Why the centre left doesn’t understand populism

A recent report by the Tony Blair Institute for Global Change is worth a read. It analyses in some detail the published research on the political swing towards what some (including this report) still insist on calling ‘populist’ parties.

A couple of things are worth discussing about this report.

The first is the continued use of the terms ‘populist’ and ‘mainstream’. In a world where, in France, the ‘mainstream’ parties disappeared in the last election and where, in Italy, so-called ‘populist’ parties combined received some two-thirds of the vote, it’s a peculiar sort of stuck-in-the-past perspective that still uses these terms.

It may reflect exactly why the supposed ‘mainstream’ is disappearing. Politicians and parties – let’s call them of the old school – still consider themselves the mainstream, even as the world has moved past them and left them behind. It’s a particular sort of blindness to change.

The second is that the report calls for a revival of the centre-left – one that is particularly Blairite. This is another kind of myopia. It follows on from the previous conviction that we, the mainstream, were and are right all along. All we need is to tweak our policy platforms to take into account the grievances of some voters and we can win the argument.

One only needs to look around to see that the centre left is in what may well be terminal decline. It seems unlikely that a few tweaks to a Blairite platform is going to get anywhere.

Finally, reading through the report made me wonder just how far it is possible to get by studying responses to polls and focus groups in such detail. Of course they are important. The report analyses them in detail and pulls out important lessons. But I couldn’t help feeling that, somehow, we’re still not quite getting to the bottom of the visceral drivers that are transforming contemporary politics.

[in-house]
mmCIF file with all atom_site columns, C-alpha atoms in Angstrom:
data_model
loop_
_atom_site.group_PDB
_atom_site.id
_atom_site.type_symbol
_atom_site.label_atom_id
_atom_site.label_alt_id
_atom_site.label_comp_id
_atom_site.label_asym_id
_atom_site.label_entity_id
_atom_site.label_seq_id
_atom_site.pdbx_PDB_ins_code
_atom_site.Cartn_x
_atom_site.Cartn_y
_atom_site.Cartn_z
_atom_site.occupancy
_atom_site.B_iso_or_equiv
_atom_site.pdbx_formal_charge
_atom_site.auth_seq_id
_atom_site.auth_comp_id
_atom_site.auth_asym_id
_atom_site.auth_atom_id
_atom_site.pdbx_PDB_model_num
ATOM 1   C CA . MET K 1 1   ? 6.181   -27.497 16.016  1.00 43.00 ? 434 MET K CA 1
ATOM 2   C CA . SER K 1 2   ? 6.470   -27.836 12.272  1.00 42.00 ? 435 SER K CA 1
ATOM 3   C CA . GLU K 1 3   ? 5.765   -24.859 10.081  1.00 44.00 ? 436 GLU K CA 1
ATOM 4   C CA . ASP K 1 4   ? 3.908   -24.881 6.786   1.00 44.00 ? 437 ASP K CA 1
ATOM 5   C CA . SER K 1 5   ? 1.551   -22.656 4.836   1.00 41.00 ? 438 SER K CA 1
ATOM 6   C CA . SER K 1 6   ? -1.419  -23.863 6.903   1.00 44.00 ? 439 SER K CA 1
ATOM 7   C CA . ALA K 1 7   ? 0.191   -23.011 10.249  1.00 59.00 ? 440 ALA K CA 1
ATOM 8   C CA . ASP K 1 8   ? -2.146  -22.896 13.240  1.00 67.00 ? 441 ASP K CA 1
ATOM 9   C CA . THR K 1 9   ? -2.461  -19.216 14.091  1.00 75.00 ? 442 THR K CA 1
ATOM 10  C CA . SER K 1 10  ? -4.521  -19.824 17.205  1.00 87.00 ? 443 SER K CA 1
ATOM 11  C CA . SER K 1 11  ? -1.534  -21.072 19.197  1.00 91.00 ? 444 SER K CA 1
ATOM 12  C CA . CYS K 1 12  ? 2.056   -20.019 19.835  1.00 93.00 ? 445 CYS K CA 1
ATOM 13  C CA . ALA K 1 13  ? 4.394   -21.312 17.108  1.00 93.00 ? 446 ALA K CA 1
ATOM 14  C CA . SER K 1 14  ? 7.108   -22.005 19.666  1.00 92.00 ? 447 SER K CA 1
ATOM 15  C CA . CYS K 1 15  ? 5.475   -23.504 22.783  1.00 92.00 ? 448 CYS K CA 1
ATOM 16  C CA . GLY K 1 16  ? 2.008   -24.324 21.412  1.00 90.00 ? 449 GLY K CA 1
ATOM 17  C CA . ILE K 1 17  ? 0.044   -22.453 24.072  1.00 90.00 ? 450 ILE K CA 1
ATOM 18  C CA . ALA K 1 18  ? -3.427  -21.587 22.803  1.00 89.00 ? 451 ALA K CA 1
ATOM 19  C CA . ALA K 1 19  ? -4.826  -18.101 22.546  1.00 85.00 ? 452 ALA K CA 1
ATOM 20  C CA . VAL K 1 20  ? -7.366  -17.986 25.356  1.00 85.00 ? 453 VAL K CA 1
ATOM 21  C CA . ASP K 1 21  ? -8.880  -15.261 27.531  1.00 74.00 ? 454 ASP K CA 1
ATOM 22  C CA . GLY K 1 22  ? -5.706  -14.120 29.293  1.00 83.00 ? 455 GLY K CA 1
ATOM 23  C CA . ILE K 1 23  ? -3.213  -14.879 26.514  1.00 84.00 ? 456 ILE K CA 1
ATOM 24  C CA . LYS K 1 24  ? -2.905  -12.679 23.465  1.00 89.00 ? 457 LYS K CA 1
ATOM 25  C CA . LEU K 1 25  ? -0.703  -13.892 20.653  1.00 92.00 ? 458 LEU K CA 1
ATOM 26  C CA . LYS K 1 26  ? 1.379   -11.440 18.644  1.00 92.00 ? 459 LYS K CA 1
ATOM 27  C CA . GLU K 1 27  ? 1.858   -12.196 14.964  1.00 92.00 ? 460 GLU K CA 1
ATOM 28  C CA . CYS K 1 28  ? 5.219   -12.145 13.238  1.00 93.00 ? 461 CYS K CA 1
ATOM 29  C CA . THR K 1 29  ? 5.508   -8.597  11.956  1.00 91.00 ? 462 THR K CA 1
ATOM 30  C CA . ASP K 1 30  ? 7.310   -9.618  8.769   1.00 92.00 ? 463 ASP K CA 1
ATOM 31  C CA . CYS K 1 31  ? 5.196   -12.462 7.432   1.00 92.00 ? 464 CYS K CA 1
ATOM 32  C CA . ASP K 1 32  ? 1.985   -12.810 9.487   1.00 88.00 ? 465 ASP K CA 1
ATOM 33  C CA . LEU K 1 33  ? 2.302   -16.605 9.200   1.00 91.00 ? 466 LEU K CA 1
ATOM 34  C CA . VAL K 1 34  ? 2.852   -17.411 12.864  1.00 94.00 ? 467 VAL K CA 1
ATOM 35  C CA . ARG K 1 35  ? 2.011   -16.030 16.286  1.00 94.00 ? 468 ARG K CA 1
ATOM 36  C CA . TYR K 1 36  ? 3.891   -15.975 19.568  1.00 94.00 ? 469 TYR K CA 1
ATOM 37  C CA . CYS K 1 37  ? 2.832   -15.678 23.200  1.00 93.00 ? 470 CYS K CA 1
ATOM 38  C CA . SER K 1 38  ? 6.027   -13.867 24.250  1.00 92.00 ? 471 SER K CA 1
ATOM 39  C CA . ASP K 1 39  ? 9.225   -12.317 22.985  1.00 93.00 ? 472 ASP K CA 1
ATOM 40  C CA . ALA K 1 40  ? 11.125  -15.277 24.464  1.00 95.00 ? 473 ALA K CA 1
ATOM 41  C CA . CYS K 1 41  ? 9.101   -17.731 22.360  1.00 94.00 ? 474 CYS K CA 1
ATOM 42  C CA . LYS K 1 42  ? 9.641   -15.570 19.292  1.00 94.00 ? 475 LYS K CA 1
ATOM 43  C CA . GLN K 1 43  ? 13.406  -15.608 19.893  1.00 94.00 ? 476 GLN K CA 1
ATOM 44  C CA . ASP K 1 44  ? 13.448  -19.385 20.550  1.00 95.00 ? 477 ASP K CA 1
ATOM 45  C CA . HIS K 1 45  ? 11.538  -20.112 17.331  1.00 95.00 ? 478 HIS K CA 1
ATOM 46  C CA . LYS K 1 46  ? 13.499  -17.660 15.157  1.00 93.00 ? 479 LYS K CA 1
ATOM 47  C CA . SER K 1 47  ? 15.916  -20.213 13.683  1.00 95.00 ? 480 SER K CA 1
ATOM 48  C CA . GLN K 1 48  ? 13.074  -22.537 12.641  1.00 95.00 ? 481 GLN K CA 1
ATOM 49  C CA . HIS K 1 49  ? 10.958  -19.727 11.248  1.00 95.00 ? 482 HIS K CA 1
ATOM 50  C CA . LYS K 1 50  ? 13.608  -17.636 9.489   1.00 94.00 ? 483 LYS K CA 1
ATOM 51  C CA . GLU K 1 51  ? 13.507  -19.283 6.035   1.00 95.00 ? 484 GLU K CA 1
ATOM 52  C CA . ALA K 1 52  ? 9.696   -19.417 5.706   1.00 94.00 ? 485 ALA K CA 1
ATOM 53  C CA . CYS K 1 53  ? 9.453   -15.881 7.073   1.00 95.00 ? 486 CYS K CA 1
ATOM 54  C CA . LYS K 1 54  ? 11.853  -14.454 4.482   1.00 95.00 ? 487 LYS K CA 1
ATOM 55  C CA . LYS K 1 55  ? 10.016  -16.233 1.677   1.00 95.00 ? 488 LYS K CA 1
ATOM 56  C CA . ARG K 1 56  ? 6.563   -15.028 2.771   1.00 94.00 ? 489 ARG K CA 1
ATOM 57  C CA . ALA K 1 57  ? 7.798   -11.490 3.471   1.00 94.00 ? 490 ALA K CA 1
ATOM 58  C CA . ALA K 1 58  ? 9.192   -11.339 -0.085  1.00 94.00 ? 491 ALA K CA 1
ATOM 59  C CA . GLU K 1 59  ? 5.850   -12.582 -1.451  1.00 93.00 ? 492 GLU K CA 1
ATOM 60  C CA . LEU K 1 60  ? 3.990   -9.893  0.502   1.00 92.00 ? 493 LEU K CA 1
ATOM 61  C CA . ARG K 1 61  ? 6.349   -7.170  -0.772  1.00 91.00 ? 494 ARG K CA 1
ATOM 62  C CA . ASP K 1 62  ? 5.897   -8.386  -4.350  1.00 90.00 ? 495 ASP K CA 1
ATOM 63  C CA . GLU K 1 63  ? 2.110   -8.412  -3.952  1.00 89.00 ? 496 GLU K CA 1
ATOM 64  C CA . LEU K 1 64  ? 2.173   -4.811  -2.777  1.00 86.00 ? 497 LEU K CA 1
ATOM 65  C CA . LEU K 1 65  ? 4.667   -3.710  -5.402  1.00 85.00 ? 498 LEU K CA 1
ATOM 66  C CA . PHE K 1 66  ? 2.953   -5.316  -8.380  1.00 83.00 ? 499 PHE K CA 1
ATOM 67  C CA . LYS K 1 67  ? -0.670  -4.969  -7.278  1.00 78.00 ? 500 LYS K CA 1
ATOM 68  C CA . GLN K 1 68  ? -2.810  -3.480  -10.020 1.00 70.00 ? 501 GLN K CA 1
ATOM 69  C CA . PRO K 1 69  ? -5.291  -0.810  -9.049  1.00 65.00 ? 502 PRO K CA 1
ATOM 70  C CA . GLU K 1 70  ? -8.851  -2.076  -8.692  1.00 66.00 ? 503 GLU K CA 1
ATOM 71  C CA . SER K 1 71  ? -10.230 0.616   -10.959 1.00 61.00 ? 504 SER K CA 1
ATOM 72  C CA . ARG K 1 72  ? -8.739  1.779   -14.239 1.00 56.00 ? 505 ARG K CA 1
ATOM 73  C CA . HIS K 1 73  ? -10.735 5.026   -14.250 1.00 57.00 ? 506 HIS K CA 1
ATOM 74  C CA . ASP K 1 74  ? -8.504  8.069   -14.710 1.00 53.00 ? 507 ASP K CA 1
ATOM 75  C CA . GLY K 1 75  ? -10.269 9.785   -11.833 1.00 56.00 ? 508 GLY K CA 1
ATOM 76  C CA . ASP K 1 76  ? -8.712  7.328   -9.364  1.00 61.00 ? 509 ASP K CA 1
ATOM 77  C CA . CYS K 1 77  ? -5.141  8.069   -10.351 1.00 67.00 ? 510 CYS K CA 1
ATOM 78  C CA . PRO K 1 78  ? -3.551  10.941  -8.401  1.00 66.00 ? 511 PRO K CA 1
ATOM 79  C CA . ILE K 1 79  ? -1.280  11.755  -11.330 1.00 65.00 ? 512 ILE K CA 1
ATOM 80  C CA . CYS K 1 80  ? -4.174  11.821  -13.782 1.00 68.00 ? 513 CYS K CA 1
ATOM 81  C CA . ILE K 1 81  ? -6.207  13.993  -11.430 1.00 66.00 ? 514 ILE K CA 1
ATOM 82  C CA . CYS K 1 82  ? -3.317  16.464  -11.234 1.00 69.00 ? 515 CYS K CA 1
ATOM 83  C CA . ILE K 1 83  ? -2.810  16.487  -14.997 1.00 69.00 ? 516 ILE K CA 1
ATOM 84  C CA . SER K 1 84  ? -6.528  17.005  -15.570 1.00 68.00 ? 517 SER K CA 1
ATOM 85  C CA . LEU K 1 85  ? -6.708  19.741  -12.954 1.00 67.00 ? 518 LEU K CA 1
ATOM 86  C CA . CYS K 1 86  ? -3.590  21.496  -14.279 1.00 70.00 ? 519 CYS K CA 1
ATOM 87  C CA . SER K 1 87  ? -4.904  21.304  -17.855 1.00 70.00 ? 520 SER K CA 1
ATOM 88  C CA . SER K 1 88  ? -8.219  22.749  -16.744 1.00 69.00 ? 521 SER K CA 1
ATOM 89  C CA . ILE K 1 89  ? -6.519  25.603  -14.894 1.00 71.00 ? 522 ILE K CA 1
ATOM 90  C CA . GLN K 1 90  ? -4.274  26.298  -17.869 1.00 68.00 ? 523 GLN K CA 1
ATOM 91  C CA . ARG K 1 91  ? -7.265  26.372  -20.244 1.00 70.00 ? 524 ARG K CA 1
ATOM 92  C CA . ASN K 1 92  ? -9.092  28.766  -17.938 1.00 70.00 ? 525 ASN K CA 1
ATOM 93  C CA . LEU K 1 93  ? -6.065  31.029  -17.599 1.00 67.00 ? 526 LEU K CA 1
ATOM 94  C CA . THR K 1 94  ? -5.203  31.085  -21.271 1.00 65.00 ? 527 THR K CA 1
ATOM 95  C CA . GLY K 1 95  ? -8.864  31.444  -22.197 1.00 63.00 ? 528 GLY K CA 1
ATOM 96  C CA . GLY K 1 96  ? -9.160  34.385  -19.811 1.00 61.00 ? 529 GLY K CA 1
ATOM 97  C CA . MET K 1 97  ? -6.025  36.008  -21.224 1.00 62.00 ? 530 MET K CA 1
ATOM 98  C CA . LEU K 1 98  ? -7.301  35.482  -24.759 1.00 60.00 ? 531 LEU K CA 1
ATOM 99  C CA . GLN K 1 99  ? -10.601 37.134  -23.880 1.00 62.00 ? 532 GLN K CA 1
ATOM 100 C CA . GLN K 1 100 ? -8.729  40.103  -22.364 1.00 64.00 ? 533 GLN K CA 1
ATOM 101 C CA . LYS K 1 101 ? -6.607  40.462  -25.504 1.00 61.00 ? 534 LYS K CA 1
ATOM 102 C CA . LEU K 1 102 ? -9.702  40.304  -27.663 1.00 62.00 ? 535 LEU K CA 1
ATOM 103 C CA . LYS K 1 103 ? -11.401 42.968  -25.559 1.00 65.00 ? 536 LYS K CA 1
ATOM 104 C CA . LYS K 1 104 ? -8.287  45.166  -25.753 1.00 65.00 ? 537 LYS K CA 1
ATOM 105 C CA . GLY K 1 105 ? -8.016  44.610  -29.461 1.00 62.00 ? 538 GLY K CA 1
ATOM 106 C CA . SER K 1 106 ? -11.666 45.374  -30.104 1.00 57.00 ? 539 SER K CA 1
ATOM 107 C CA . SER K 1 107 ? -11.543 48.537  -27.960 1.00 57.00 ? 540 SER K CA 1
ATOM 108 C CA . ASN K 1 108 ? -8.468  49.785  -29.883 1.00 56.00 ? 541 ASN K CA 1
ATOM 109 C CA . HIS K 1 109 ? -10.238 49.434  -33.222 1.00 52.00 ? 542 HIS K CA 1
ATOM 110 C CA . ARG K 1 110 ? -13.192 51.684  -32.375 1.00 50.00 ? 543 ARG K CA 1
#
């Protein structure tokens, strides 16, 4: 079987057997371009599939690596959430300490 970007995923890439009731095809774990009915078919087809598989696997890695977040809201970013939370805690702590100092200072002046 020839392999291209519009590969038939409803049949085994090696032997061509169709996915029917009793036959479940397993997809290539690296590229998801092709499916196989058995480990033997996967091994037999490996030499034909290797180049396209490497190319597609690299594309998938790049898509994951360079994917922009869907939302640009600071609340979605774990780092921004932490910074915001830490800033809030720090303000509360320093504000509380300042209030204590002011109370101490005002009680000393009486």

My own reading of the situation (with no numbers or detailed research to support it I hasten to add) is that people are looking for radical system change. Housing, immigration, inequality, low wages, identity – all these are factors driving a general discontent, maybe anger, with the system.

But somehow I wonder whether addressing these issues directly through policy can have the desired effect. Or whether the response would be that not enough had been done; or whether other issues would just pop up to take their place. In other words, is the proposed approach merely trying to treat the symptoms rather than the cause.

I suspect that what is needed is something or someone that gives people a feeling of renewal. Out with the old and in with the new – and it almost doesn’t matter what the new is. It is somewhat ironic that Blair himself was an agent of such a feeling of renewal when he was first elected.

Maybe the voters’ dissatisfaction has not yet turned to destructive anger. Maybe the new insurgent parties and movements are acting as a safety valve – showing that a different approach is possible. And, maybe more important to its effectiveness, the new approach is not coming out of the mouth of ‘the mainstream’.

I enjoyed reading the report. But I doubt that a revival of the traditional centre left is on the cards.

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Radix is the radical centre think tank. We welcome all contributions which promote system change, challenge established notions and re-imagine our societies. The views expressed here are those of the individual contributor and not necessarily shared by Radix.

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